I rolled out of Del Norte at first light and inched up Indiana Pass, a slow steady grinder compared to the Divide's previous Colorado passes.
The Pass tops out in a spectacular high alpine meadow at 11,981 ft. The climbing legs never quite turned on today, so a nice long lunch nap in the sun was in order
before dropping down the backside
and taking a quick swim to cool off at the Summitville superfund site. The early 19th century stream names in the surrounding area: Iron Creek, Alum Creek and Bitter Creek attest to an already acidic make-up from the naturally acidic and naturally heavy metal dense surrounding hills. In 1984, a Canadian Mining operation took over the previous mines and expanded it into an open-pit operation to extract more gold. In 1991, the US government took over the site after the EPA discovered over 85,000 gallons of toxic water had been leaking into the surrounding streams and Alamosa River further downstream. An additional 160 million gallons needing treatment was stored in leaking storage pounds.
Don't get your water out of that...
Apart from Summitville, this area of Southern Colorado is beautiful with a decreased human presence and a section of the route that links one lush high alpine meadow after another.
Morning easer up Stunner Pass, a tight winder prone to floods and washouts,
to a second breakfast in Platoro and sadly another map change...
Platoro is a quirky, hard knocks community set
at the southern base of Stunner Pass with a nice fly fishing stream that meanders its way down towards the border of New Mexico.
I fueled up with the best peach cobbler I've ever had at the Red Bear Restaurant in Horca. The Texans who run the place are super genuine and have lent their home cooking to Dividers every season. If you're fast, you take a homemade burrito to go. If you're slow, you take a cobbler...
Down that little squiggly line and it was goodbye Colorado
and hello New Mexico.
After a rainy night, the morning skies served up a continuous sheet of grey. In New Mexico this leaves little room for doubt that the rain and roads will conspire against you sooner or later.
After a little bit of morning climbing back up into the hills, it was time to enjoy the final push up Brazos Ridge before topping
out in another fantastic alpine meadow without a sole in sight.
An afternoon of edging around the left over puddles, left me cockily thinking I'd beaten the rain game...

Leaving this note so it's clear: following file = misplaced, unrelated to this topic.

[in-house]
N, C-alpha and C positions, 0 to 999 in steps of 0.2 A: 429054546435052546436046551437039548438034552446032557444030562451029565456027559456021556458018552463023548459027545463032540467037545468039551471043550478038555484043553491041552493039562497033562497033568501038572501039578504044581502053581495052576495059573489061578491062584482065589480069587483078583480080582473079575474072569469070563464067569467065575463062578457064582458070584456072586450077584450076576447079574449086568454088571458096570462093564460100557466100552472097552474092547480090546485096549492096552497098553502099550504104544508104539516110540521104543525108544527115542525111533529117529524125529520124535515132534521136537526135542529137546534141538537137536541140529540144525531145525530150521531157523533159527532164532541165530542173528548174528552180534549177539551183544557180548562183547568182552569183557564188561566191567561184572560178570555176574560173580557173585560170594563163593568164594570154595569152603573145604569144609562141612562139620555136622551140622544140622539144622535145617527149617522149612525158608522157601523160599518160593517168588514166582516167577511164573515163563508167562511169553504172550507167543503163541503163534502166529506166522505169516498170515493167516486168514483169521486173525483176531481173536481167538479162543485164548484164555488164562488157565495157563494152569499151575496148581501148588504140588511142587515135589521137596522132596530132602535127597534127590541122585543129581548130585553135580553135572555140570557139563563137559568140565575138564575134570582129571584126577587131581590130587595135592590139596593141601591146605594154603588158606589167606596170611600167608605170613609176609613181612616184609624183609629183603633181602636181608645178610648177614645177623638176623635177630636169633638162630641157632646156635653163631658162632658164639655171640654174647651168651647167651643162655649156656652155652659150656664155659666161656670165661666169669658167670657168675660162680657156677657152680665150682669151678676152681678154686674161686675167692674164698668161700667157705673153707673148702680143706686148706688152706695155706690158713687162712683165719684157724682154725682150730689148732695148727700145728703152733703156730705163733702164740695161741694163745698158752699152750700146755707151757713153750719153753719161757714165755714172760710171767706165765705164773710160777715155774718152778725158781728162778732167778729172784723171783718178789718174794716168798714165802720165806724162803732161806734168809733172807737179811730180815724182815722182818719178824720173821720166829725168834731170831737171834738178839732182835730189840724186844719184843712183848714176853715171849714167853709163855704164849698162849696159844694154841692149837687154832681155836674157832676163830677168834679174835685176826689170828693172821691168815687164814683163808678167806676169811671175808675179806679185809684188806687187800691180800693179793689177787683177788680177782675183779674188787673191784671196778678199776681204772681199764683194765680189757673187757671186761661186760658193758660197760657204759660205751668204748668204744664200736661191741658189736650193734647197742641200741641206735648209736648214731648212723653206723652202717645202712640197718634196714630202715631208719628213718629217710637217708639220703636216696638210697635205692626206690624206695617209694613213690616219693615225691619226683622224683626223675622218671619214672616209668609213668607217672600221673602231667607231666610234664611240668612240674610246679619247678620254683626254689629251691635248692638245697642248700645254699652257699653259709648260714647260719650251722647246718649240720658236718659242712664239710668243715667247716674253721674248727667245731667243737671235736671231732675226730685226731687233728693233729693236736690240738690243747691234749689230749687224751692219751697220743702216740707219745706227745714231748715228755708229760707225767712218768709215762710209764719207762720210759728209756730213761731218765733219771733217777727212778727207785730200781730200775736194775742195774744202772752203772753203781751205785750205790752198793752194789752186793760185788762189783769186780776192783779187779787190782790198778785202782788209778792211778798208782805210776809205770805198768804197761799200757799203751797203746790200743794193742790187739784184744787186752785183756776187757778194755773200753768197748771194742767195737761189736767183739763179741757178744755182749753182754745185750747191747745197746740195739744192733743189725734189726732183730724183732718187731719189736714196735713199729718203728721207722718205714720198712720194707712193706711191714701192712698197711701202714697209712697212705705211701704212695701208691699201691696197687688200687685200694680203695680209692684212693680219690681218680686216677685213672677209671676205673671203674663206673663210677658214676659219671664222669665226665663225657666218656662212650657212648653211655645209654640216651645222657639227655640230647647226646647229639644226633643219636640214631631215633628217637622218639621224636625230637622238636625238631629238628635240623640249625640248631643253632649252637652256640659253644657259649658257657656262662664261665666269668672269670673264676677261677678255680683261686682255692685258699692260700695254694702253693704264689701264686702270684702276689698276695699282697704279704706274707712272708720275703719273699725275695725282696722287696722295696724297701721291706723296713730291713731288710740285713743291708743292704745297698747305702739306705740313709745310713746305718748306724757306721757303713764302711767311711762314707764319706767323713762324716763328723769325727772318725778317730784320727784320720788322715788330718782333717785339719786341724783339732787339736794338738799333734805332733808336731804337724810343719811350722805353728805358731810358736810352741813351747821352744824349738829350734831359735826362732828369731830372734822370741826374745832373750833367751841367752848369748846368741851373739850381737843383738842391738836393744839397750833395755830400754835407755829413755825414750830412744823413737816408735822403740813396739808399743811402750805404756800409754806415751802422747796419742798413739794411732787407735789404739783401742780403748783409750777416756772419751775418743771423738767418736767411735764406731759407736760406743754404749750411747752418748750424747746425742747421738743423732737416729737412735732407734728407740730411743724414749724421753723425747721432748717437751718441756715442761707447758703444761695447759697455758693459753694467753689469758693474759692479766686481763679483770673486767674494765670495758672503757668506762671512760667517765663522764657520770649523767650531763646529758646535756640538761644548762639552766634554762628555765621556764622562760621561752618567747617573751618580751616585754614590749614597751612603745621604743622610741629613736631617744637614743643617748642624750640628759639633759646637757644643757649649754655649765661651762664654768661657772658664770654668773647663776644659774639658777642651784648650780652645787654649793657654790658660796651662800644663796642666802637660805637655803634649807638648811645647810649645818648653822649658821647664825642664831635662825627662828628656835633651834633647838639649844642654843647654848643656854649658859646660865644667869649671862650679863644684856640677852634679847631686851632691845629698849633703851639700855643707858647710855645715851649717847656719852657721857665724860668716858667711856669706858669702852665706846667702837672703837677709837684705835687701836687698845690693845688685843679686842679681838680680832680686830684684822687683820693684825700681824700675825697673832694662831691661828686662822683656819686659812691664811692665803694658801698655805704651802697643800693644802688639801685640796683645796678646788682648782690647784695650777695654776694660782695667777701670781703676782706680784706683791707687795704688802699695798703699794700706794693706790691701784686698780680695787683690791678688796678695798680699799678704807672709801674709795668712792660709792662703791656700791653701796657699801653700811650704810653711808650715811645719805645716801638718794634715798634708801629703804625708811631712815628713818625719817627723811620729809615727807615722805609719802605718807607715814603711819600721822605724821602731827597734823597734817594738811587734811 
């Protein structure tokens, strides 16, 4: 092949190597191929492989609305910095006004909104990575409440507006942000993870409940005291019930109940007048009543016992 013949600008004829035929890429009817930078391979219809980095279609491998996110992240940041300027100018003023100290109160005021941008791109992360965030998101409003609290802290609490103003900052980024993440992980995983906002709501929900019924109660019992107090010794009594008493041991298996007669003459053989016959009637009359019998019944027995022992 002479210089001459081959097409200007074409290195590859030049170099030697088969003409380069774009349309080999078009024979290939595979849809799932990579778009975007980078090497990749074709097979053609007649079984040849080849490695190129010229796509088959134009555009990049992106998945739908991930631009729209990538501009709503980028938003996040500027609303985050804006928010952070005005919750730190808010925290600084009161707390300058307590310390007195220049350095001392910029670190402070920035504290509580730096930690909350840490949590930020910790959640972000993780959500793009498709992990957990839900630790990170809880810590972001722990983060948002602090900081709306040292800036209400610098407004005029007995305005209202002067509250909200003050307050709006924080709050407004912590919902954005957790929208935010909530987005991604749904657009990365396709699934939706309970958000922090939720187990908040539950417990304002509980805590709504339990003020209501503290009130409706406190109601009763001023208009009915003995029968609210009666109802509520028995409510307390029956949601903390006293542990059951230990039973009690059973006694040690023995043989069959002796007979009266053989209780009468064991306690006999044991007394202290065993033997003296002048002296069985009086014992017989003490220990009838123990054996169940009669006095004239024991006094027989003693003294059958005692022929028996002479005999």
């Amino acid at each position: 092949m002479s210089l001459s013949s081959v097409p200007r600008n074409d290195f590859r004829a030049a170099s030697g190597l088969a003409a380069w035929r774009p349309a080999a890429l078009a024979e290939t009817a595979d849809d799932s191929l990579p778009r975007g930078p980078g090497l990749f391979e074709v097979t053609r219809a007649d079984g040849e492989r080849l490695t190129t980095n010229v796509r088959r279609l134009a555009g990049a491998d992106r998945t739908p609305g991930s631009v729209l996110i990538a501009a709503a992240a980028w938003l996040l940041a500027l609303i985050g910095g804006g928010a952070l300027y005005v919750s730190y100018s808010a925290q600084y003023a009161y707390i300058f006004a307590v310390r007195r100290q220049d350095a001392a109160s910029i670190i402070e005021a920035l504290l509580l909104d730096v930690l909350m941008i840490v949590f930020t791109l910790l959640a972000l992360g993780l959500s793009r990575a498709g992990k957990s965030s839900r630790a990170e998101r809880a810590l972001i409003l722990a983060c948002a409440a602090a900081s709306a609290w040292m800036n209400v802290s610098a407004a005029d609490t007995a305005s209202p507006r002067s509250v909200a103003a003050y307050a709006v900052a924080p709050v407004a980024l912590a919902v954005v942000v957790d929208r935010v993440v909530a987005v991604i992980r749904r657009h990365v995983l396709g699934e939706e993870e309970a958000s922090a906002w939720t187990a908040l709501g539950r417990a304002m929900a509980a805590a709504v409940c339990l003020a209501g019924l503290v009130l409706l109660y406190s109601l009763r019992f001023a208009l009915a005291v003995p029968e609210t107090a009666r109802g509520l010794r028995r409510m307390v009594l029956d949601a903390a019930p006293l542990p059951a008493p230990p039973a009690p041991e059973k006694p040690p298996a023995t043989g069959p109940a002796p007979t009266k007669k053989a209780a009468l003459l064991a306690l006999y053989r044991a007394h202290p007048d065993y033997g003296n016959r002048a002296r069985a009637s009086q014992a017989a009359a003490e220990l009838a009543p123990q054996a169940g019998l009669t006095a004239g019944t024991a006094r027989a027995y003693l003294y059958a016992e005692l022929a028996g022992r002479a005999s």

New Mexico does not like cocky people and played her mud card less than two miles from the hardpack. Laughing at me, she doubled down and brought in another round of rain as concern of sleeping "in the mud" as one northbounder joked started to set in.
I don't think I've ever been as happy to reach the hardpack. With my belt drive mudded off the rear sprocket and rear brake pads all amiss it was rainy roadside diagnosis/repair time as trucks roared by.
Problem diagnosed, the Colonel was happy again and ready to grind up the final stretch to Hopewell Lake Camp Ground for the night.
New Mexico is as legit as every northbounder has expressed. She's beautiful but will break you a the same time...
After another night of rain and lightening, I had positive hopes the "impassable when wet" areas later in the day would be dry if I got an early start.
Three miles into the day, the mud knards and jammed belt drive were back in force...
With one squashed tomato, two soggy tortillas, an emergency scoop of peanut butter and three Cliff Bars, I made the food based decision to heed the book's advice and take the alternate road route instead of stubbornly plowing ahead past the point of no return. After a lengthy walk back up the pass, I found a mud puddled and soaked the belt drive back to life.
Chaffed to be road bound and missing part of the main route, the Sugimoto-eqsue atmosphere and lack of cars brought some solace.
Punching through the backside of the storm front, the New Mexico I'd always had in my minds eye took shape with bright blue skies and a multi-colored sandstone landscape.
The silver lining in the alternate route was sharing some time with Californians Dick (right) and Larry. Incredibly nice guys and seasoned tourers who have biked with different groups all over the world and know the Divide like the back of their hand.
I rolled on down the road a touch further into Abiquiu, rectified my food shortage at Bode's General Store and got back on route. While not a huge Georgia O'Keeffe fan growing up, it's clear why she called Abiquiu her home.
I spent the better part of the evening wondering at the changing light levels and clarity of the NM's evening sky.